The spreadsheet labeling game: an implementation story

August 2015

The research target is ambitious: We want to explore the meaning of spreadsheet cells. What is 4.532,23 in cell C12? Is it Sales? January Sales? January Sales of Cheese sandwiches? Which cells contain these labels? We need data, lots of it, to train and validate our algorithms. We have thousands of spreadsheets (from the EUSES and the Enron corpus).  How can we enable users to help us assign meaning to arbitrary cells? We need some interface for them to match cells to their labels.

This is how the story of the spreadsheet labeling game began. It would be a webpage, showing a worksheet randomly picked from the corpus, with a randomly picked selected cell, asking users which cells describe or label it, letting them select some cells, and saving the answers. For decoration, cute chains of smiley faces (for marrier users) and usage counters (for the more competitive ones).

The toolbox for the implementation was ready: Javascript + jQuery for the client, Bootstrap for styling, a simple backend server, text files for the output. Pretty standard, right?

But how do we show the worksheets to the user? And how do we collect the users’ cell selections?

The first question was easy to answer: Google Sheets. Upload the all spreadsheets to Google Sheets and use their well-documented API to handle everything. I was one happy programmer, until I searched for an answer to the second question. Apparently, in the Google Sheets events there is Open, Change, Edit, Form submit, and that’s it. No cell click, no cell selection change, no way to collect which cell the user is selecting in the spreadsheet. We had to find another way.

We then briefly considered using the Handsontable data grid component.  Instead of embedding spreadsheets to webpages, worksheets would be transformed to data grids with Excel-like appearance. The cell click collection requirement would be covered using Handsontable’s afterSelection events. However, we preferred to show the actual worksheet to the user, without converting it to any other format. This would be our backup solution, which we did not choose in the end.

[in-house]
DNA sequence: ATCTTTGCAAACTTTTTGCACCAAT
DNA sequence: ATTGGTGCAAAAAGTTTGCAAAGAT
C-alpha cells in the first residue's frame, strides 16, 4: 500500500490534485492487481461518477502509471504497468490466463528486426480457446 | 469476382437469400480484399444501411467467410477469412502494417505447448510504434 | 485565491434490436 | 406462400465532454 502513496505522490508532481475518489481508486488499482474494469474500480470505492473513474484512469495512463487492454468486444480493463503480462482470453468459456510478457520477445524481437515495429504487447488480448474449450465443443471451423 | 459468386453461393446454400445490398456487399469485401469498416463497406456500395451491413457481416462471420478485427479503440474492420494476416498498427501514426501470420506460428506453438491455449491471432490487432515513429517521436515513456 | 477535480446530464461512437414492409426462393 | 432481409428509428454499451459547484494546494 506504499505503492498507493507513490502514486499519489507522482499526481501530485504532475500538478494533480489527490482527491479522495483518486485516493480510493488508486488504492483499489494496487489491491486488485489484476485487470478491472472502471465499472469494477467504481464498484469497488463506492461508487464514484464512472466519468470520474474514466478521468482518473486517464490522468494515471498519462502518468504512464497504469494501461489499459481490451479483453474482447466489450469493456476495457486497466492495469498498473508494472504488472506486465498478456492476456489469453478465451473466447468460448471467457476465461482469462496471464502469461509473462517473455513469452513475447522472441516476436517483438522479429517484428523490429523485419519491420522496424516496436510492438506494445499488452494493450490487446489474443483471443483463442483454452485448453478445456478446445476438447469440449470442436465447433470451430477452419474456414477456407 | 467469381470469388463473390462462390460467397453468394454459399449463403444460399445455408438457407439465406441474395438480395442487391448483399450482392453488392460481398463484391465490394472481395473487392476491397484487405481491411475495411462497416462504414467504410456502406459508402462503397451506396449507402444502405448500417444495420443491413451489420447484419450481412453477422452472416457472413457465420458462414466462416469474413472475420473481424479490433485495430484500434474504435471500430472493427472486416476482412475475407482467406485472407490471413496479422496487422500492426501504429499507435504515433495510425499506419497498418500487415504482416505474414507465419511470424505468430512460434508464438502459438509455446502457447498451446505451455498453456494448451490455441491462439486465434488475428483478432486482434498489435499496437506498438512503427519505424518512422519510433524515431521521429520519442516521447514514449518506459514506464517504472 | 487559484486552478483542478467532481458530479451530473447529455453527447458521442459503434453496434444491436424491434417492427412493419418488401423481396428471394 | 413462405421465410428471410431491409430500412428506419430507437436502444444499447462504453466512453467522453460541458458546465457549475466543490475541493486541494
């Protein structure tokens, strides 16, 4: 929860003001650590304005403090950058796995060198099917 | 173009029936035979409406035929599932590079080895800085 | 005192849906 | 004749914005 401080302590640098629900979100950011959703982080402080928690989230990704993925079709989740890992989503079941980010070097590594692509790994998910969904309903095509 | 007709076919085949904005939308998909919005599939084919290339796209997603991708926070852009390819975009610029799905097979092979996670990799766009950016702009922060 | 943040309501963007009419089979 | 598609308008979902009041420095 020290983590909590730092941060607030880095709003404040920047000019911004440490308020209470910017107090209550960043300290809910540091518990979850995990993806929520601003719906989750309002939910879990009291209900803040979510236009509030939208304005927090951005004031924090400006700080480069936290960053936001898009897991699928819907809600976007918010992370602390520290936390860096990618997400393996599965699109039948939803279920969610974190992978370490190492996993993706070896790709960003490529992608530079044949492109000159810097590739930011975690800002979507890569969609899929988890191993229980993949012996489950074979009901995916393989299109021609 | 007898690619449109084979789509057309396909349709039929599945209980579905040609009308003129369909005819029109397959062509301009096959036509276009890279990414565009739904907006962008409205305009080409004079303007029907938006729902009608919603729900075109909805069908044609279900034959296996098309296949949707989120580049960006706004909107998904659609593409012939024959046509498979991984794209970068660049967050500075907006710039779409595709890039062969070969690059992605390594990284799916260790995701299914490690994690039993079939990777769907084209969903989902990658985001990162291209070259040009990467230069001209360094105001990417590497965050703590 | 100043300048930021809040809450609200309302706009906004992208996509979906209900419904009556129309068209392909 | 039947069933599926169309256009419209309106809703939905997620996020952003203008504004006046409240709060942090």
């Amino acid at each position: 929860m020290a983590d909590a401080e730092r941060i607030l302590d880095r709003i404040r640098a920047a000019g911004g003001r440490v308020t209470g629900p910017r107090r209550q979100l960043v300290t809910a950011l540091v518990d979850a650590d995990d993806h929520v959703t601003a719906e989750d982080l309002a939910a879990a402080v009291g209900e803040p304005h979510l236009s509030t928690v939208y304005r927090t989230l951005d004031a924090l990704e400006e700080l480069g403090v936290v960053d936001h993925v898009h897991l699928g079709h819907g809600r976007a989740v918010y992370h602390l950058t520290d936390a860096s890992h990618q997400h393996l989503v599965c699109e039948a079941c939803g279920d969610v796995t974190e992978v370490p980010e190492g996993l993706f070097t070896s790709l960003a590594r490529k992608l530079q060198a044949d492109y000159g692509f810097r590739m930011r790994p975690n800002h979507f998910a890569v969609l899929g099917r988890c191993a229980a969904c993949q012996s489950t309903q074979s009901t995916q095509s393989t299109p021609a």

After lots of searching, it was Microsoft’s OneDrive and Excel Web App that we resorted to. Surprisingly, among the very basic functionality that the Excel Services JavaScript API offers, an activeCellChanged event handler is included. That was it! We loaded a spreadsheet in an OneDrive folder, retrieved its token (“SD72E74B1ABFC5464!1390/517479313637659748/t=0&s=0&v=!AKNivqAfTbPL7nU”) from the Javascript produced when selecting “Embed”,  and then started implementing the opening, handling user selections and saving the results.

But how do we retrieve the tokens that the Excel Web App requires for the thousands of spreadsheets in our corpus?

We would have to use the OneDrive API. To use it, one needs to create an application, register it with Microsoft for the OneDrive API and get an access token. Logical, but too much when one just needs the list of tokens for the files in a specific OneDrive folder. Luckily, we discovered that we could exploit the SDK provided for trying out the OneDrive API to get just what we needed. Problem solved!

And then we hit a different wall. The Excel Services JavaScript API is not offering something that we took for granted: It does not support setting the style of the cells. For the spreadsheet labelling game this was absolutely essential. The randomly-picked question cell should be clearly marked, and so should be the cells that the user selects as labels.

So, how do we change the style of cells when the API does not support it?

That took a bit of MacGyverism: we make Excel do it through conditional formatting rules. Before uploading the Excel files to OneDrive, a hidden worksheet is added to each of them, along with a conditional formatting rule “=NOT(ISERROR(FIND(SUBSTITUTE(TEXT(ADDRESS(ROW(),COLUMN()), “”)&”,”, “$”,””),hidden!$A$1)))”, applied to all non-hidden workbook cells, which makes Orange the cell whose address is written in cell hidden!A1, and a similar rule that makes Green the cells written in hidden!A2. This way, when a user selects a cell, we use the Excel Services JavaScript API to write its address to cell hidden!A2, and the cell automatically turns Green. Funny how Excel ended up solving this problem too!

It was a tricky implementation with many ups and downs, but in the end we were happy that the website delivered rich results –up to now, more than 40.000 cells were labeled with more than 95000 labels.

Liked the story? Check the spreadsheet labelling game out, or read the paper that used its results.